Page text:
Near a quantum critical point, instabilities (order parameter fluctuations) occur in crystals whose properties resemble those of the Higgs field in the Standard Model of elementary particles. The Higgs excited modes near the quantum critical point have already been observed in three-dimensional crystals. However, in 2D systems they are typically strongly unstable and decay rapidly into pairs of Nambu-Goldstone modes, for which reason they could not be identified. T. Hong (Oak Ridge National Laboratory, USA) with colleagues used the neutron scattering method to observe for the first time the Higgs mode near the quantum critical point in the two-dimensional antiferromagnet C9H18N2CuBr4 in which this mode is stable. From the viewpoint of the theory the antiferromagnet structure can be described by a set of lattices with spins S=1/2 in the lattice sites. The experiment showed good agreement of the Higgs mode properties with this model, and the numerical values of the Hamiltonian system parameters were measured. Source: Nature Physics 13 638 (2017)

Observation of individual-atom diffusion

A. Widera (University of Kaiserslautern and Graduate School Material Science in Mainz, Germany) and his colleagues observed the diffusion of individual 133Cs atoms in rarefied ultracold gas of 87Rb atoms in an optical trap. The 133Cs atoms were directed to the trap where they impinged on 87Rb atoms and gradually slowing down found themselves in thermal equilibrium with them. Laser excitation of 133Cs atoms and registration of the fluorescent light coming from them were used to determine the spatial shifts of the atoms in different time intervals after the beginning of motion, which made it possible to find the statistical distribution of atoms. It had a bimodal form as part of 133Cs atoms failed to collide before the observation. The entrapped 87Rb gas was nonuniform, which allowed a simultaneous examination of many realizations with different Knudsen numbers from Kn≈ 1 in the trap center to large Kn at the edge. It turned out that within a wide range of Kn after only few collisions with 87Rb atoms the ensemble of 133Cs atoms is already well described by the Langevin equation with a velocity-dependent friction factor. Source: Phys. Rev. Lett. 118 263401 (2017)

Tokamak with lithium-coated walls

D.P. Boyle (Princeton Plasma Physics Laboratory, USA) with colleagues performed a tokamak type experiment in which the chamber inner walls were lithium coated. This permitted the plasma temperature near the walls to be heightened compared to ordinary tokamaks in which divertors are used to remove the external layers of plasma filament. In the new experiment, a lithium layer ≈ 75-100 nm thick was sputtered onto the inner walls of a spherical tokamak. The plasma was diagnosed, i.e., its temperature profile was measured by the method of Thomson scattering of optical photons by ions during an electric charge in plasma. The results of measurements showed for the first time that in the presence of lithium the temperature profile along the chamber cross section flattens, i.e., the temperature levels up in the central nucleus and at the walls. This effect was predicted in 2003 by S.I. Krasheninnikov, L.E. Zakharov, and G.V. Pereverzev as being due to the fact that lithium bonds the hydrogen atoms into lithium hydride. This reduces their reverse flux and decreases the temperature gradient and plasma turbulence. In future, this effect may lead to an increase of the energy output in tokamaks. For the development of tokamaks see B.B. Kadomtsev’s paper in Physics-Uspekhi 39 419 (1996). Source: Phys. Rev. Lett. 119 015001 (2017)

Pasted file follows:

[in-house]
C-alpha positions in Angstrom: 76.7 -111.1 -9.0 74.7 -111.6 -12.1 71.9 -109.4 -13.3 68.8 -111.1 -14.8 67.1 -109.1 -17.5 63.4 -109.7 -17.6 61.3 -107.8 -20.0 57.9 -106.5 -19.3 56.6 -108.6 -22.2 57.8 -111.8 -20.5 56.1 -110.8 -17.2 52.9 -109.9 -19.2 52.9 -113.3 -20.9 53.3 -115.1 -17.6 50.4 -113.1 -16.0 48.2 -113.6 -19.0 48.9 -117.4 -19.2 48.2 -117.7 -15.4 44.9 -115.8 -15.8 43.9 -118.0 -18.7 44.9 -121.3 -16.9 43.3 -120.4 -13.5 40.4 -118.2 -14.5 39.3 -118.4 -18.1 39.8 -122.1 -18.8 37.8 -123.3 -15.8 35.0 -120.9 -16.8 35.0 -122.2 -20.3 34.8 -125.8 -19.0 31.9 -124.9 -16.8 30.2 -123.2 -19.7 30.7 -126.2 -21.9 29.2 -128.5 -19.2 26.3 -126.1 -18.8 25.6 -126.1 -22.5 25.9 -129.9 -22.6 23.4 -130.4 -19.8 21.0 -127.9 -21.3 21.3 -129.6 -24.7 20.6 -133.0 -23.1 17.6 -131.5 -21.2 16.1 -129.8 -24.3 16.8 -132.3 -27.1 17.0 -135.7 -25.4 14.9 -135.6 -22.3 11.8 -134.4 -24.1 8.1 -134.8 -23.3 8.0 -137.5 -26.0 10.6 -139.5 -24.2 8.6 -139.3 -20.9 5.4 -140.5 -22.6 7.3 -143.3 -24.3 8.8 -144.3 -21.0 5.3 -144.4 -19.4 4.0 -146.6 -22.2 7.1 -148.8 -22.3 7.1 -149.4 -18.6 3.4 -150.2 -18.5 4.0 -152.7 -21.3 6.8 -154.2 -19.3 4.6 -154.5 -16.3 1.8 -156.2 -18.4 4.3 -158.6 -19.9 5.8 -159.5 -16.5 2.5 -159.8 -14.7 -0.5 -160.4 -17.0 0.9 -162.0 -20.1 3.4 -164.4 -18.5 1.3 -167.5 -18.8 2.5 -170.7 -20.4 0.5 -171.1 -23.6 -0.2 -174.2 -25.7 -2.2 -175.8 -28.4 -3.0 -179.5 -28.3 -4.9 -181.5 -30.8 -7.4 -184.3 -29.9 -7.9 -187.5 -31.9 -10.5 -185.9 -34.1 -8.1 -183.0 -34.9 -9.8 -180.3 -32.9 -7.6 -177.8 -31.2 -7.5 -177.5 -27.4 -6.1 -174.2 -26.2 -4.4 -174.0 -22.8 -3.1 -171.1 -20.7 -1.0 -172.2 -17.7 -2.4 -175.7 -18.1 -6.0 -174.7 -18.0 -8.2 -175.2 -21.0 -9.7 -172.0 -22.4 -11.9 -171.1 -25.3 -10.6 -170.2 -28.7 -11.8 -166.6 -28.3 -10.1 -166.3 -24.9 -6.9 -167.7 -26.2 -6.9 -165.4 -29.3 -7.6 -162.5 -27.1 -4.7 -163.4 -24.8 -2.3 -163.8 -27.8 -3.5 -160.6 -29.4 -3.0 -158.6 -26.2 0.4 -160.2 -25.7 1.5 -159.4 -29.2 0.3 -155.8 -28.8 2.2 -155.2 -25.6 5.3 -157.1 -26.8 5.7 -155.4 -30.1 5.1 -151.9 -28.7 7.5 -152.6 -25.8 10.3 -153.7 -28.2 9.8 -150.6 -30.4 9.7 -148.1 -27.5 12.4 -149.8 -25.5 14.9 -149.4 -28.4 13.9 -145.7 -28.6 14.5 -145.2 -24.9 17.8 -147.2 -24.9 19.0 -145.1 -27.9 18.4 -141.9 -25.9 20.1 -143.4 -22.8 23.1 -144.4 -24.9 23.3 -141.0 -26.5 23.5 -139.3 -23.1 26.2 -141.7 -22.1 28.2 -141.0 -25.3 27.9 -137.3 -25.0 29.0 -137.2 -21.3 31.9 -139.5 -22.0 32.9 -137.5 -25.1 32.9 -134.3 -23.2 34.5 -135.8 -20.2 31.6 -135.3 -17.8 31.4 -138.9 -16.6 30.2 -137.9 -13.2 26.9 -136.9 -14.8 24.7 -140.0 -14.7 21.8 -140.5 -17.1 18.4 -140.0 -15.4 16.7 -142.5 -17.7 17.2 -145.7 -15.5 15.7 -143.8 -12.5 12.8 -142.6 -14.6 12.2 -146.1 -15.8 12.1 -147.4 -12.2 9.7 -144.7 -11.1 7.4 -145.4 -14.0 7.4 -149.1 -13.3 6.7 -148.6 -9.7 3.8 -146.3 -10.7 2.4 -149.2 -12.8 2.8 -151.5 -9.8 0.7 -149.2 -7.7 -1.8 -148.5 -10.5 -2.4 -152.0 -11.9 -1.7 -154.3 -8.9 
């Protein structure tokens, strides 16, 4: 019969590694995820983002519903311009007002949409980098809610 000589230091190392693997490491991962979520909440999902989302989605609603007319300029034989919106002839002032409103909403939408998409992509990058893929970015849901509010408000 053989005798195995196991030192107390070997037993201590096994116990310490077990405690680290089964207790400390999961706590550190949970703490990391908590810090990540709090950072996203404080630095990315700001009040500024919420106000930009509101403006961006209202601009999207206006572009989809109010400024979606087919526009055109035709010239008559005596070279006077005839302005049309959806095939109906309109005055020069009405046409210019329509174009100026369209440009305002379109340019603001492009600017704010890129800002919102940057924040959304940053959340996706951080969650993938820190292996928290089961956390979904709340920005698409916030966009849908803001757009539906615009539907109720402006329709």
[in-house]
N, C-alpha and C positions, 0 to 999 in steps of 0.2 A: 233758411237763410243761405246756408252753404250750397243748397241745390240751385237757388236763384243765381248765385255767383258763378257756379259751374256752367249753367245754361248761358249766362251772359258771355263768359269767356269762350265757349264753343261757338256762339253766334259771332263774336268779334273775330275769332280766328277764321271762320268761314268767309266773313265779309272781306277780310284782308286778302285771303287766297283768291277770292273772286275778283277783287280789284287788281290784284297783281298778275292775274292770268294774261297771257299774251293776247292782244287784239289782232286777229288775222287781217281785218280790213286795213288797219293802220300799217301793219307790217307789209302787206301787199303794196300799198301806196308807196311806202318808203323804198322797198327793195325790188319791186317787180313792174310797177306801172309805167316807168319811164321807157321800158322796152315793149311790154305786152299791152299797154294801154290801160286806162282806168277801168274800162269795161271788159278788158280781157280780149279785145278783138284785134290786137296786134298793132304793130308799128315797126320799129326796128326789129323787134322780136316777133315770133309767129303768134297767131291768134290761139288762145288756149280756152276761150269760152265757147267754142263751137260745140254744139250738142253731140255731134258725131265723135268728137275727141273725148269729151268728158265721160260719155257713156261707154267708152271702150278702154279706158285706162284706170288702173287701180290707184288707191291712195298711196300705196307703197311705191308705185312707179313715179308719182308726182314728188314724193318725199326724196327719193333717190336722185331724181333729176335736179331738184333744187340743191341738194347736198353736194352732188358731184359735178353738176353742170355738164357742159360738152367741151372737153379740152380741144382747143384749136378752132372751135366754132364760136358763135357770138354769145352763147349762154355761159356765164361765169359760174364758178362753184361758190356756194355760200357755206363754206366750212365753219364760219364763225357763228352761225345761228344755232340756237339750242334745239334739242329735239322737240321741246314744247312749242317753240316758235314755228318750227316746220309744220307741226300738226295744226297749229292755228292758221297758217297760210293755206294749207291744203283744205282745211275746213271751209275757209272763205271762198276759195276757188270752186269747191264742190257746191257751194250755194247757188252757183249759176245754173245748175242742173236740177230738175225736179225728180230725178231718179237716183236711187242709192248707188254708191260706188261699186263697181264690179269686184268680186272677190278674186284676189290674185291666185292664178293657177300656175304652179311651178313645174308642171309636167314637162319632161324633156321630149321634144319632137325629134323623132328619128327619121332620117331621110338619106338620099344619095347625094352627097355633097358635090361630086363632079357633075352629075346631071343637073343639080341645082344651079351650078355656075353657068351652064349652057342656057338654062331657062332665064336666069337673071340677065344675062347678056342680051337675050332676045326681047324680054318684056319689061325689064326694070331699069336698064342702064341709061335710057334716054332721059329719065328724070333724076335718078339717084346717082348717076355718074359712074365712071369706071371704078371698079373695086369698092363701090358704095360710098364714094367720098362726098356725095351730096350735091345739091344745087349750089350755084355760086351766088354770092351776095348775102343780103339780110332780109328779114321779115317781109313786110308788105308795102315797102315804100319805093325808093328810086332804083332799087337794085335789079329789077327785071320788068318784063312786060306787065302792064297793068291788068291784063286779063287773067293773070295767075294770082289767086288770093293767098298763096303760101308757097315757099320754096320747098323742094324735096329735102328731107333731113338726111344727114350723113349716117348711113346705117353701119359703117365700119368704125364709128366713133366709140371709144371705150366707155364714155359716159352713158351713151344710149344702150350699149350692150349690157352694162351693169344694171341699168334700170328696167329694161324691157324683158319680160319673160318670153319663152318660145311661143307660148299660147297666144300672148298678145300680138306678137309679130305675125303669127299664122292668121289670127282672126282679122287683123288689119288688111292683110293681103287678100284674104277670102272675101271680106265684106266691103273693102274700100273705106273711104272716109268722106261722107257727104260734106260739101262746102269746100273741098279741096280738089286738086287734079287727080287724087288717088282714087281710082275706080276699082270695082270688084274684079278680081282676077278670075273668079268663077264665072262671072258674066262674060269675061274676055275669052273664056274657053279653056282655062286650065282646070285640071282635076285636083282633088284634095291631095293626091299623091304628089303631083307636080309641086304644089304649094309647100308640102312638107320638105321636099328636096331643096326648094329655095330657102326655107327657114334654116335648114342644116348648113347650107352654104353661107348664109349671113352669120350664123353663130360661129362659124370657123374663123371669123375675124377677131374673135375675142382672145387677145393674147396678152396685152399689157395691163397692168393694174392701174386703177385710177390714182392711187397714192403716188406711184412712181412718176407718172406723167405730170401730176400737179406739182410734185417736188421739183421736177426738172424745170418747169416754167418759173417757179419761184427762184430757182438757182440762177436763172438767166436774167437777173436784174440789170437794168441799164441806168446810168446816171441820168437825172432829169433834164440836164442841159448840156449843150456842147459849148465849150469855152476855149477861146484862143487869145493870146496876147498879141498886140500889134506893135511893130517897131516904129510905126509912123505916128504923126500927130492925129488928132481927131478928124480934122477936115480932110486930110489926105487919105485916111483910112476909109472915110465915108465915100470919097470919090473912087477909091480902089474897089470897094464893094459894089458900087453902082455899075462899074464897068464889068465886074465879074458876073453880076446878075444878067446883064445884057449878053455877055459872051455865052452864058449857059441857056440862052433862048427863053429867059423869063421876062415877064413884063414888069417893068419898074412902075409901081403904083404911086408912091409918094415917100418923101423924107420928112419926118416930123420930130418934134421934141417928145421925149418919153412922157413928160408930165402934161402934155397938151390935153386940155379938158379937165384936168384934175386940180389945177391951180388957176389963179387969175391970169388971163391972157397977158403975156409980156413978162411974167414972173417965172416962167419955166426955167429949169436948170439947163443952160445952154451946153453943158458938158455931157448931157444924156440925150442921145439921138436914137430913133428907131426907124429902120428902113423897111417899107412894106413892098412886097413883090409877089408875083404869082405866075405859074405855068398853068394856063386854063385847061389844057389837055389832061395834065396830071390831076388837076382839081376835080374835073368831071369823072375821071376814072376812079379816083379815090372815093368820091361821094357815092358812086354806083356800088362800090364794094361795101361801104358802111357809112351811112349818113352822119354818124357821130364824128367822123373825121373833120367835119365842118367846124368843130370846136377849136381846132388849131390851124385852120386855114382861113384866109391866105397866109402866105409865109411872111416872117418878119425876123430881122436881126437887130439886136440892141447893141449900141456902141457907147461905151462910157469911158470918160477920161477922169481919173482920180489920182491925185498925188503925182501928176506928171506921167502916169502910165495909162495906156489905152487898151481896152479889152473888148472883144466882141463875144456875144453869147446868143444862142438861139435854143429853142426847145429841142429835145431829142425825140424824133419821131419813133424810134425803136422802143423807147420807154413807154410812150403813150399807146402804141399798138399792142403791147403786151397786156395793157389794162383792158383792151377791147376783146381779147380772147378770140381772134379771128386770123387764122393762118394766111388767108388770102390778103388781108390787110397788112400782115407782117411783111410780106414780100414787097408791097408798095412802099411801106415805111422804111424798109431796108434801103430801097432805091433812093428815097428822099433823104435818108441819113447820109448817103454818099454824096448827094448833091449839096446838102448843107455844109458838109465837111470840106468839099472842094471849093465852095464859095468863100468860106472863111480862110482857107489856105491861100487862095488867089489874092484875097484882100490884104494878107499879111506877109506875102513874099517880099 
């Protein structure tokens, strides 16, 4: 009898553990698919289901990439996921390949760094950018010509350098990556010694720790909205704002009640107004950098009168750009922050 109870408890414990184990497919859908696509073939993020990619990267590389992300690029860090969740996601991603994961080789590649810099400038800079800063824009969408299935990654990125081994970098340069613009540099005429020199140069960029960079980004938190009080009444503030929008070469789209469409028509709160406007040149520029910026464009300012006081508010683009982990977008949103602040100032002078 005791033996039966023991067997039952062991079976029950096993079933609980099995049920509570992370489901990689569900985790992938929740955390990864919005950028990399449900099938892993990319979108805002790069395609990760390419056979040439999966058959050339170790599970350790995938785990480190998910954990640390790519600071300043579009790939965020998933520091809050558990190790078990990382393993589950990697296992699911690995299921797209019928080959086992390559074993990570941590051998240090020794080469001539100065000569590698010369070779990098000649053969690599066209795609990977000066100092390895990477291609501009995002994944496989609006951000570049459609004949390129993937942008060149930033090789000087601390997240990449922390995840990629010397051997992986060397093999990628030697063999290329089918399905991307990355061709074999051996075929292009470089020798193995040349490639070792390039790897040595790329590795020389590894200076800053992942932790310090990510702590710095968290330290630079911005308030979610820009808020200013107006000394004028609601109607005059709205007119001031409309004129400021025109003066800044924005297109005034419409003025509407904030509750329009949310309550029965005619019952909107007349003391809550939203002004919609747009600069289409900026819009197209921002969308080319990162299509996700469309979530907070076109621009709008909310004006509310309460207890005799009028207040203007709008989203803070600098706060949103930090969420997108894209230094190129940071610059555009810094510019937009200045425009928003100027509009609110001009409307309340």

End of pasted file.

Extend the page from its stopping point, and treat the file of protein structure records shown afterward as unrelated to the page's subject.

Binary supermassive black hole

The radio galaxy 0402+379 which contains two supermassive black holes (SMBH) rotating around each other was observed with VLBA radio telescopes of the National Radio Astronomical Observatory NRAO. The binary SMBH can have been formed upon merge of two galaxies. Such merges are typical episodes of evolution of most galaxies, especially in dense clusters, but it is only few galaxies with binary SMBHs that are known to date. The two SMBHs located near the radiation brightness peaks (cores) are spaced by nearly 7.3 pc. Their orbit is the closest among the orbits of those binary SMBHs that were spatially resolved. Galaxy 0402+379 was observed at frequencies of 5, 8, 15 and 22 GHz; the frequency dependence of the visible distance between the cores was revealed and the evidence of the proper motion of the cores was possibly obtained. The former effect, which was predicted by A. Konigl and A.P. Lobanov, is associated with the structure of jets and magnetic fields at their origin. The latter effect shows that it was possibly for the first time that the proper orbital motion of SMBH in the binary was observed in this experiment. The period of their revolution – 30 thousand years was estimated by the velocity of their motion, the summed SMBH mass amounting to ≈ 15 × 109M. Source: The Astrophysical Journal 843 14 (2017)

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The Extracts from the Internet is a section of Uspekhi Fizicheskih Nauk (Physics Uspekhi) — the monthly rewiew journal of the current state of the most topical problems in physics and in associated fields. The presented News is devoted to the fundamental discoveries of physics and astrophysics.